Hub genes’ trajectory inference in single-nuclei sequencing of human AD entorhinal cortex. a UMAP visualization showing the clustering of single nuclei, colored by the main five types of brain cells. b UMAP visualization showing the location of 4 hub genes within each cell subcluster of brain cell types; RALYL is highly expressed in AD neurons. c The cell trajectory inference of AD and control in the form of pseudo-time. The trajectory of AD patients is from root to state 1, while control is from root to state 2 over pseudo-time. d The hub gene has different expression patterns in state 1 and state 2; SLC9A6 is highly expressed in state 1 while RALYL and CEP112 are highly expressed in state 2. e Pseudo-time projections of hub genes’ drivers in the AD and control subjects, demonstrating the change in relative expression over pseudo-time for the distinct transcriptional states, with each point representing a single cell. Significance based on differential testing by cluster identification used to generate pseudo-time and adjusted for multiple comparisons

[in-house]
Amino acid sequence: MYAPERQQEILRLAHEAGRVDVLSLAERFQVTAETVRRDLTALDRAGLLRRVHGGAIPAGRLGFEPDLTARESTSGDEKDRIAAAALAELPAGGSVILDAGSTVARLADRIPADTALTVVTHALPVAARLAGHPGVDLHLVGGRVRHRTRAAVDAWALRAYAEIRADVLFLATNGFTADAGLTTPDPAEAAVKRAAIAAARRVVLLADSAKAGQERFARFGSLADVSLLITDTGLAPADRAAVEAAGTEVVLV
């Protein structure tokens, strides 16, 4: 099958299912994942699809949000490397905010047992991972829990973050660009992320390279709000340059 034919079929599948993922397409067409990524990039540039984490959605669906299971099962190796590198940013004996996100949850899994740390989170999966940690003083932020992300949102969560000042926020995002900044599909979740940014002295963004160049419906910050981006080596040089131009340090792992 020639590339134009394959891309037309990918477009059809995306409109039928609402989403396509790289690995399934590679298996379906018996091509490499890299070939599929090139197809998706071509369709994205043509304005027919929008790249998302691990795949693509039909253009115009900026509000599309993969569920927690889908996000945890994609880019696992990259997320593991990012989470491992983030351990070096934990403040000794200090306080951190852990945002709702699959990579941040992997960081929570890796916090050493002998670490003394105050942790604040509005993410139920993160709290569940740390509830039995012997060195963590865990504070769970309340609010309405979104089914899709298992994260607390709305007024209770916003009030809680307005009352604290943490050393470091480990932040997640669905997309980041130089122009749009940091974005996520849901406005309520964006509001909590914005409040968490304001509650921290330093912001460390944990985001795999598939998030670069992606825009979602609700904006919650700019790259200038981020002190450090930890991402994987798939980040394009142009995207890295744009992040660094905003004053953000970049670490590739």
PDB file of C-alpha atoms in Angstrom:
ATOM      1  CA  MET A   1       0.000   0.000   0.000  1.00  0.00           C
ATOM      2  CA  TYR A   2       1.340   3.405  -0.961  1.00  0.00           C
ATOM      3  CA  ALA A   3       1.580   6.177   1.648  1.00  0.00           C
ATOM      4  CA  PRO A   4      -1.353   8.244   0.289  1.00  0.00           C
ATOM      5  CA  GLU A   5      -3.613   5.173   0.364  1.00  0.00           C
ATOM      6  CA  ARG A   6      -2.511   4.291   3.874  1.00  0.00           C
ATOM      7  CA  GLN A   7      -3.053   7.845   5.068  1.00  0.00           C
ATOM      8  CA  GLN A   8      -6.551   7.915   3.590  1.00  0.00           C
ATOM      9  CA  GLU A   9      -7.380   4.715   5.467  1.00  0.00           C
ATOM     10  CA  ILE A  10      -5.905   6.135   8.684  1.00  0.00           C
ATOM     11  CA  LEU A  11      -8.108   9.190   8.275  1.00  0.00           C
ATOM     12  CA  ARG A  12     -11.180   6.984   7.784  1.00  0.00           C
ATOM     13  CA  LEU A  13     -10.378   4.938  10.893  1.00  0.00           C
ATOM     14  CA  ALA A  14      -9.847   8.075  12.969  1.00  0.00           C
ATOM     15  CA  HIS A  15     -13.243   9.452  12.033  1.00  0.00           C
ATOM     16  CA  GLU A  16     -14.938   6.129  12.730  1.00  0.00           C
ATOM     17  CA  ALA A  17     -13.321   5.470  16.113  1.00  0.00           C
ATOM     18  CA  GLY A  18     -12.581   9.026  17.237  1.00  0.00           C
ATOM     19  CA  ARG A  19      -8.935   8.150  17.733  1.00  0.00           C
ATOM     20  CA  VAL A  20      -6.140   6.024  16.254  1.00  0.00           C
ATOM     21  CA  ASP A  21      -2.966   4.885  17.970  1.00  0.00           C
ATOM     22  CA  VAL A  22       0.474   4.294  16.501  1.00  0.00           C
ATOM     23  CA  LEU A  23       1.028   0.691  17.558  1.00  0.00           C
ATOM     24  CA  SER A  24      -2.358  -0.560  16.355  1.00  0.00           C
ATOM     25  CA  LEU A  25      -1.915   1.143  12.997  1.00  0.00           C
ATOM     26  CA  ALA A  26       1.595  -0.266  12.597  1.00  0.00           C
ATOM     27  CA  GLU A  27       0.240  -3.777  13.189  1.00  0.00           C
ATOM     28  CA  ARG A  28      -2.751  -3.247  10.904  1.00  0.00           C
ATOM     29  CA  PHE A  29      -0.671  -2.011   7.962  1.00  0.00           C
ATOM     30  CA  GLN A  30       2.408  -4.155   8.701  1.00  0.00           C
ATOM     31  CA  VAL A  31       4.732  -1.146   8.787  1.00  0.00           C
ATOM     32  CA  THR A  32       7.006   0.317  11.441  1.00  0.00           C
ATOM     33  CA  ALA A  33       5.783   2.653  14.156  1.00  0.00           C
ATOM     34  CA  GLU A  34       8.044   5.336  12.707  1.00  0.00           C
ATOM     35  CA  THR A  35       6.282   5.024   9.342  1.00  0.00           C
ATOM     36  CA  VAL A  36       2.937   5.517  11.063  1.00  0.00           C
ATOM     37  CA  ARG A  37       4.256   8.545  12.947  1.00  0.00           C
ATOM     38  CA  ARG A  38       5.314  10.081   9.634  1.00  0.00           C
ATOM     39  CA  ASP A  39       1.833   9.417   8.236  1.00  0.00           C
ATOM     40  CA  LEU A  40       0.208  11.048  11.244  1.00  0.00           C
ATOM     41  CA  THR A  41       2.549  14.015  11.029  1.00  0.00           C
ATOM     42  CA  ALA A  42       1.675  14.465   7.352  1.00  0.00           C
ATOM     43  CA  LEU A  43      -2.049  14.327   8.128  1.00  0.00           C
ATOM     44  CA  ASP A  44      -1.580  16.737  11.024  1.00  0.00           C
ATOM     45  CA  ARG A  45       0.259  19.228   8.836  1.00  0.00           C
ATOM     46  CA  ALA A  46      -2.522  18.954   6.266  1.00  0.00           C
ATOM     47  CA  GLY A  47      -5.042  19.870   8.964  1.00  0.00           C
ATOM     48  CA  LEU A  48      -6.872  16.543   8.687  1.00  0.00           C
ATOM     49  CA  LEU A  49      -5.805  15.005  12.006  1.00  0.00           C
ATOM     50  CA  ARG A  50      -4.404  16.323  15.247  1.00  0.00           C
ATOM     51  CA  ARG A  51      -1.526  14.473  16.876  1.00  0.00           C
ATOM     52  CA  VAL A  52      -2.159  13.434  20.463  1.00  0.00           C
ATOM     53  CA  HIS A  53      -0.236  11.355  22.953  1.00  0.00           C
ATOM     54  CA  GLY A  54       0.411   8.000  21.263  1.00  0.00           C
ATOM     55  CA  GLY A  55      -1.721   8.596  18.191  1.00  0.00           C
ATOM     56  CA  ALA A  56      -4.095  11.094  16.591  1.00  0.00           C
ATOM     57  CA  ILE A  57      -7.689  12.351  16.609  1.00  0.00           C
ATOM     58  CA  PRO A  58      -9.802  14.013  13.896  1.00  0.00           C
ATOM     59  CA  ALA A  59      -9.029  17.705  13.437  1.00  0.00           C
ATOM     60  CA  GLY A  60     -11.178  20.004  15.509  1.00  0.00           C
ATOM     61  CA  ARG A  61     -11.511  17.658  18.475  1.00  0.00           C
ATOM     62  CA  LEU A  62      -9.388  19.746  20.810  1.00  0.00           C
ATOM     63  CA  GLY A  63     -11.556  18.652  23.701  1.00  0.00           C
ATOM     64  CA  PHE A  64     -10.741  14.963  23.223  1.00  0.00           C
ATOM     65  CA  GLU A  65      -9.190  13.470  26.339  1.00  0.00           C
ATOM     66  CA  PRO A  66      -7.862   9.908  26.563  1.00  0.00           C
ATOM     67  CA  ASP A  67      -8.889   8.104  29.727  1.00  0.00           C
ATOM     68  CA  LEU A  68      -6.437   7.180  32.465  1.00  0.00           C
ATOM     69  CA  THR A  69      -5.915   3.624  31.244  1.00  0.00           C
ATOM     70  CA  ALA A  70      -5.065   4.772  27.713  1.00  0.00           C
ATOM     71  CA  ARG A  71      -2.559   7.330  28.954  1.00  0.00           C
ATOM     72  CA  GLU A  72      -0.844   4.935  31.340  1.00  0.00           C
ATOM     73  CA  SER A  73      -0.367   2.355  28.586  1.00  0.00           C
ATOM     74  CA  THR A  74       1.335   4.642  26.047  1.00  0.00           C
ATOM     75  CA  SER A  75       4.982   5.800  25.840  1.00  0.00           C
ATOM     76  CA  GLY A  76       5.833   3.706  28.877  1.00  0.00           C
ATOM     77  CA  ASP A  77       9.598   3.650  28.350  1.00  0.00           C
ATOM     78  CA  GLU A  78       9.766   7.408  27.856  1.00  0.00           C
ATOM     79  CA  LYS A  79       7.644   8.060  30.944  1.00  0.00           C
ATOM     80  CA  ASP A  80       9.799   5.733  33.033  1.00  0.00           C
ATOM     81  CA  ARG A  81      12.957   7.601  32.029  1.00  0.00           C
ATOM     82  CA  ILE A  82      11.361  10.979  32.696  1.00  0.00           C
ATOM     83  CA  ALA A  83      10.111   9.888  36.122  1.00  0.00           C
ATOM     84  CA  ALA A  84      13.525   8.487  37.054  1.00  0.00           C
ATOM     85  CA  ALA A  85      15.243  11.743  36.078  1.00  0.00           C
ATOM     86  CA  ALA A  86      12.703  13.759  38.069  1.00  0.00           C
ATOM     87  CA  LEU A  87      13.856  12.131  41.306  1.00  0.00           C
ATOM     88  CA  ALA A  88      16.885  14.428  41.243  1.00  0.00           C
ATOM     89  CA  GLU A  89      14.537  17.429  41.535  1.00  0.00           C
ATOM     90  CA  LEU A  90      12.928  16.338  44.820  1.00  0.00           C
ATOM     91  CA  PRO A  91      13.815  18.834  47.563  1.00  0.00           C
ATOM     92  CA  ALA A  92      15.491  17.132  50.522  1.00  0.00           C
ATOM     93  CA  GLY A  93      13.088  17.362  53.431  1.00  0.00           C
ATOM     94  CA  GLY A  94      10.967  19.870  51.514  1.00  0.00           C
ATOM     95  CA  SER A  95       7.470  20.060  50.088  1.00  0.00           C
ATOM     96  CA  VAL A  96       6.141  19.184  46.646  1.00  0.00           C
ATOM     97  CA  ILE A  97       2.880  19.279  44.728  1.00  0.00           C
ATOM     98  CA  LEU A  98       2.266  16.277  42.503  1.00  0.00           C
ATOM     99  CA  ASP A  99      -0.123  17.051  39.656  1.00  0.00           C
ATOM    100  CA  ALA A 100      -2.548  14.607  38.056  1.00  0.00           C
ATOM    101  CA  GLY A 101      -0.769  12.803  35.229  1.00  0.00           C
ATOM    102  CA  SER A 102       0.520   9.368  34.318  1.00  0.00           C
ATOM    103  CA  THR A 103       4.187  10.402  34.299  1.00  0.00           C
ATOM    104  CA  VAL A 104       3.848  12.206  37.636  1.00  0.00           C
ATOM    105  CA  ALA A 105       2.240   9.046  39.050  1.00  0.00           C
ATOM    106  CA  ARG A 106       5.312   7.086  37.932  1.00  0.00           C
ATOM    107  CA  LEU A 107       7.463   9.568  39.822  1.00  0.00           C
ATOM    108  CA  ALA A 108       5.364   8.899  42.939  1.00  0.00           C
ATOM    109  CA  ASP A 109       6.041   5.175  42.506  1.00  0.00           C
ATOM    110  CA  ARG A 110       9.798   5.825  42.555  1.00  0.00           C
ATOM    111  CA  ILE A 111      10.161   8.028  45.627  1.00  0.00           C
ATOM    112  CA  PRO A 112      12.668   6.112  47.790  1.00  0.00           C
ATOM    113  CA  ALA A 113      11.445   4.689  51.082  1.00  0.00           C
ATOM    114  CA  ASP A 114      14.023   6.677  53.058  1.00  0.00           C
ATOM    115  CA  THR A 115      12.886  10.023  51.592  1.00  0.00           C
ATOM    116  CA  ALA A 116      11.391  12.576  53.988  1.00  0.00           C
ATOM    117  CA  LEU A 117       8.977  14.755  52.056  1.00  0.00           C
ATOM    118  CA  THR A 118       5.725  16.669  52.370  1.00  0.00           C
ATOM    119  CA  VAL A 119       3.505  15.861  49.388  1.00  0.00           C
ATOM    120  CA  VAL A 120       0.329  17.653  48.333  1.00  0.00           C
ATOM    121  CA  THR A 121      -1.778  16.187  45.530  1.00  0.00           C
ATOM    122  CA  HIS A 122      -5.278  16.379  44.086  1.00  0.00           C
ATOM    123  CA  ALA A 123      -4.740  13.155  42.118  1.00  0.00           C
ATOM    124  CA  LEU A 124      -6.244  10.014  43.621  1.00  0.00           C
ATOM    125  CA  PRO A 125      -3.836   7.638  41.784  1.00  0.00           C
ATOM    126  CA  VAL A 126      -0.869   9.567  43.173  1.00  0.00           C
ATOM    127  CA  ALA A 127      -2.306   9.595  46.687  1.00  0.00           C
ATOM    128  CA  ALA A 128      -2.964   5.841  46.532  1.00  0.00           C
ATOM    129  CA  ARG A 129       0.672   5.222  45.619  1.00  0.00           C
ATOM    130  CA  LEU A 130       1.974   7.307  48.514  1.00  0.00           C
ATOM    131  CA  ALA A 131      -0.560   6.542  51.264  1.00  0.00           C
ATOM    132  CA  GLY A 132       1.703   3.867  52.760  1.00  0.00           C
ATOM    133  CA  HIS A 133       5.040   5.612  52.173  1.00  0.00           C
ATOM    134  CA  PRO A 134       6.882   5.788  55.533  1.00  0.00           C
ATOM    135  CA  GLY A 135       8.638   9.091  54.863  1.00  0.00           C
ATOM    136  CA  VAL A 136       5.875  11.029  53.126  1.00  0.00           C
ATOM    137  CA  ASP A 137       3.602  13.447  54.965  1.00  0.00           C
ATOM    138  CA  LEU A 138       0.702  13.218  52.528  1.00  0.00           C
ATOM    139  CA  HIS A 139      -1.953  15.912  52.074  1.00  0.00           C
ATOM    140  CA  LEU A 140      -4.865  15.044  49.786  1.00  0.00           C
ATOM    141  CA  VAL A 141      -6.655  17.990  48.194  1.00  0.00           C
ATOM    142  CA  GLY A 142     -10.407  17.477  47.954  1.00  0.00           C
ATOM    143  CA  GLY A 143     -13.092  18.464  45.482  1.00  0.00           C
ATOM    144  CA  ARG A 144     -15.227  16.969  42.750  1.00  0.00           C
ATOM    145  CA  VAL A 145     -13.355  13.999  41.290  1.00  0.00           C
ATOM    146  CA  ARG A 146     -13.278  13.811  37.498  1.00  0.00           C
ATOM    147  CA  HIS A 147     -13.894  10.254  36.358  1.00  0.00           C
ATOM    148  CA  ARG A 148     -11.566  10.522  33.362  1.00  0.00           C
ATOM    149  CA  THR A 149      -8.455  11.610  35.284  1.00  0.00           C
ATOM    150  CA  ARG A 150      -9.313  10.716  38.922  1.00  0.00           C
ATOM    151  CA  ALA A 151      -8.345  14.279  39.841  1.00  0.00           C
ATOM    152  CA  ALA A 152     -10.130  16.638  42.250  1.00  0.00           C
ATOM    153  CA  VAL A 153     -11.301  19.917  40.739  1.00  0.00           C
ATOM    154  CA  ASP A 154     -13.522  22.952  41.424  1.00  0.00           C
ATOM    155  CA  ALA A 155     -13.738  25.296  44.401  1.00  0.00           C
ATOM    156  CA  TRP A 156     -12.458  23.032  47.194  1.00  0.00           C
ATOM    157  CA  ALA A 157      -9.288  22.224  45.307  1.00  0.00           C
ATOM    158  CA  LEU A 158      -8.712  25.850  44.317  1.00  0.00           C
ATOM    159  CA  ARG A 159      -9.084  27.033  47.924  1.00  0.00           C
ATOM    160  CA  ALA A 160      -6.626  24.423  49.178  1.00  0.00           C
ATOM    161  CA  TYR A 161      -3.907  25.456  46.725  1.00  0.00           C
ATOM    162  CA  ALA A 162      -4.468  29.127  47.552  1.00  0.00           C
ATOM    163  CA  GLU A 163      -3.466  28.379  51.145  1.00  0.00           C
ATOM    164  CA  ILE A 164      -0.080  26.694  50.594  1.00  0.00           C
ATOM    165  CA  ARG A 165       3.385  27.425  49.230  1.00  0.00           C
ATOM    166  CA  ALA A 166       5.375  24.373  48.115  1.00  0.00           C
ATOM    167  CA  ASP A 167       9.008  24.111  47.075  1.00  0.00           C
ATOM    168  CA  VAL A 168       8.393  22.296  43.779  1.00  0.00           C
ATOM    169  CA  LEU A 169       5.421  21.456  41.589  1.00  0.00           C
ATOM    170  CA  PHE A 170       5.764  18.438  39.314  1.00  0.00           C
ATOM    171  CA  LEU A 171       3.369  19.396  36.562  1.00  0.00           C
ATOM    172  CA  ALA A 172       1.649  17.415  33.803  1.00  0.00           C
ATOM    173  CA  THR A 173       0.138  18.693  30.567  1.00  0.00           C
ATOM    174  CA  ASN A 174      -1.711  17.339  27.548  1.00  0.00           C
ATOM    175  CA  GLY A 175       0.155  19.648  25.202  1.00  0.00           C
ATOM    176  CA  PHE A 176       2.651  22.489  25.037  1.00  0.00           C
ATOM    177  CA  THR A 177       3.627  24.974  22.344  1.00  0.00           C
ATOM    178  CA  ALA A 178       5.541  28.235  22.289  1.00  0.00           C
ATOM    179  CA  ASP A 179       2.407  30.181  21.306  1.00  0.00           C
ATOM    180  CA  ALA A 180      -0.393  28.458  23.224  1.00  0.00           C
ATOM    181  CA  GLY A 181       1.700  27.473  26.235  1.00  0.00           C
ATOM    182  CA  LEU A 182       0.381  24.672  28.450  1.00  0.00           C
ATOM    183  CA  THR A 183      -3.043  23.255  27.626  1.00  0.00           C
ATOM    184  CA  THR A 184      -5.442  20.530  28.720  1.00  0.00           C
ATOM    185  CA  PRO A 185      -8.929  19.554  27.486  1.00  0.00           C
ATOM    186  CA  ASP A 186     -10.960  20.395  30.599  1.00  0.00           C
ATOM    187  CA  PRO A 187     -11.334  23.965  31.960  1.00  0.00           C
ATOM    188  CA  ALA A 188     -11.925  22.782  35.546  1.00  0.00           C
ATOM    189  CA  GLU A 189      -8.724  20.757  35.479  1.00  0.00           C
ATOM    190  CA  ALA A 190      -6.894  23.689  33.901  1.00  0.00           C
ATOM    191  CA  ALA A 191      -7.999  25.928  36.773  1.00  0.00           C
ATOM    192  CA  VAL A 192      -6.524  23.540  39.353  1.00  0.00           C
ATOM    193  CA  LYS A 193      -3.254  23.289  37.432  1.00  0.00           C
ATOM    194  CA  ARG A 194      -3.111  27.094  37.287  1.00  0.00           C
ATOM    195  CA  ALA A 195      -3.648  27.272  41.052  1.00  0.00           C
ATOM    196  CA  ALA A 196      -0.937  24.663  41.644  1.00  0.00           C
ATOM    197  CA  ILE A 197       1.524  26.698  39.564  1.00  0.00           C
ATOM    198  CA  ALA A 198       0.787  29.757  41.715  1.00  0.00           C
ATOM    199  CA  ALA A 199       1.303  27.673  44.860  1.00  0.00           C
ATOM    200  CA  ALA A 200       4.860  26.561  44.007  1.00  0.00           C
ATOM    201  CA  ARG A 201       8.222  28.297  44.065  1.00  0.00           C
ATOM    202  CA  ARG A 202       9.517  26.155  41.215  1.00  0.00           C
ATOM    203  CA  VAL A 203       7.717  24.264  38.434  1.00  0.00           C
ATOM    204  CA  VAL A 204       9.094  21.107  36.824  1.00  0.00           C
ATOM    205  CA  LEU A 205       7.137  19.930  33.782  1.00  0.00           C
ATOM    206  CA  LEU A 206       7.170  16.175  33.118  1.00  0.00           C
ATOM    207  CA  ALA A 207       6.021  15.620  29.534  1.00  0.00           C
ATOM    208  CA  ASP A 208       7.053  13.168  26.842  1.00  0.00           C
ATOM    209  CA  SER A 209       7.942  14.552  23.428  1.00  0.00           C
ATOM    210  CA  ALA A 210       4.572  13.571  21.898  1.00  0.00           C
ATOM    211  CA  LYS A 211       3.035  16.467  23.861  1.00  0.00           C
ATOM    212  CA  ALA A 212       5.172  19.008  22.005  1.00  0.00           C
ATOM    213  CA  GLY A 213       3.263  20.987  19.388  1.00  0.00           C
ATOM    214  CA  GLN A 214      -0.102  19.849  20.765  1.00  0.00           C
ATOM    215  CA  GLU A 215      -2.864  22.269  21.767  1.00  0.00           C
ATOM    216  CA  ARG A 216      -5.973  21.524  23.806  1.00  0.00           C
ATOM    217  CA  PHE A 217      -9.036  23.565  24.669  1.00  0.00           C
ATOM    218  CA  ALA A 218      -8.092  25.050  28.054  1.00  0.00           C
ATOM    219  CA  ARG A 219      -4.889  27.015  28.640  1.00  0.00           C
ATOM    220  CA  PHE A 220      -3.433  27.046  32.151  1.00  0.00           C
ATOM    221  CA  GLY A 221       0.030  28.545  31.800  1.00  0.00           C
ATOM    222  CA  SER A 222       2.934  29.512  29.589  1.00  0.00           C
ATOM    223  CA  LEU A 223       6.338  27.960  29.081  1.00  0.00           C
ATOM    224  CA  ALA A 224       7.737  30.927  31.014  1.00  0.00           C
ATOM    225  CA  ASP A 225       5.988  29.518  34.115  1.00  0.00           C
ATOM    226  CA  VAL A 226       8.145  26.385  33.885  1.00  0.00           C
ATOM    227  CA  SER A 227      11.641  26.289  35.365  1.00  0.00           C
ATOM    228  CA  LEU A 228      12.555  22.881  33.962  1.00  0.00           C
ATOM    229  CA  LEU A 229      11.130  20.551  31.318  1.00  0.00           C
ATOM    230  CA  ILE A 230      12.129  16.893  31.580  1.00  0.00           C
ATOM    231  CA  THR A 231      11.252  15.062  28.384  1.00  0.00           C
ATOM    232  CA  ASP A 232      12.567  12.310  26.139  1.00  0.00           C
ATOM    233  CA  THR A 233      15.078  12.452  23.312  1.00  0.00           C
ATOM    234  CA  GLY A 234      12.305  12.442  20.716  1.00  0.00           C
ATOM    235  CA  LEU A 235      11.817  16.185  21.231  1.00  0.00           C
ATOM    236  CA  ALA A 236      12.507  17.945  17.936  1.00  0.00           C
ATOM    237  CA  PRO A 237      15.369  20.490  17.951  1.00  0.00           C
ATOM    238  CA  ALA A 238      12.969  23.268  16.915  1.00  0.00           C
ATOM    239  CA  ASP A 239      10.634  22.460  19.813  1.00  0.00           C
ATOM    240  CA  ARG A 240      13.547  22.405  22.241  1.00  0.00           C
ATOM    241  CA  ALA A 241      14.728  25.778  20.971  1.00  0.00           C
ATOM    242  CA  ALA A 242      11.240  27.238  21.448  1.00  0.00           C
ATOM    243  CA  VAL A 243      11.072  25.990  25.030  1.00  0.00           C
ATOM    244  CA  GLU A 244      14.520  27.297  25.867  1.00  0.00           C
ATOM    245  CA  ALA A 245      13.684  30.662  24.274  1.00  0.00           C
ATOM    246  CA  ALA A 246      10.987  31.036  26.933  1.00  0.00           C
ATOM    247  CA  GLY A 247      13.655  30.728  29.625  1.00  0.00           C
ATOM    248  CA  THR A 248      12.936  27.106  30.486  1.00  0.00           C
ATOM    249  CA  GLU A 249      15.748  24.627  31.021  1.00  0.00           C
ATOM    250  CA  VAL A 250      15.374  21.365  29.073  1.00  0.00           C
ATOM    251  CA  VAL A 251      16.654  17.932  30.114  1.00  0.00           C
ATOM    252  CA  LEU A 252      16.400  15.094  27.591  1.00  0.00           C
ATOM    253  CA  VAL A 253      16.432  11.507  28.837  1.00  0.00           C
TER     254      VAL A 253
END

The neuron cluster contained 702 cells, and using the pseudo-time created by the reverse graph ordering, we produced pseudo-time projections in which we could compare the changes in relative expression over pseudo-time for the distinct transcriptional states. We observed distinct bifurcated architecture of the neuron cell trajectory, implying two different transcriptional states from the root. Most AD subjects were in state 1, while most control subjects were in state 2 (Fig. 5c). There were changes in the expression of hub gene in cell trajectory with different dynamic characteristics. RALYL and CEP112 expression were upregulated from root to stage 2 while SLC9A6 was upregulated to stage 1 (Fig. 5d). Combined with bifurcated neuron trajectory and transcriptional dynamics, we visualized two kinetic trends for AD and control, one branch located in AD and another in control (Fig. 5e). In summary, among the 6 hub genes for AD reserve, RALYL was highly expressed in the neurons of subjects, having similar expression patterns between AD and control at the beginning of AD disease developmental trajectory. However, the expression level decreased since there was a branch point along with the disease progression.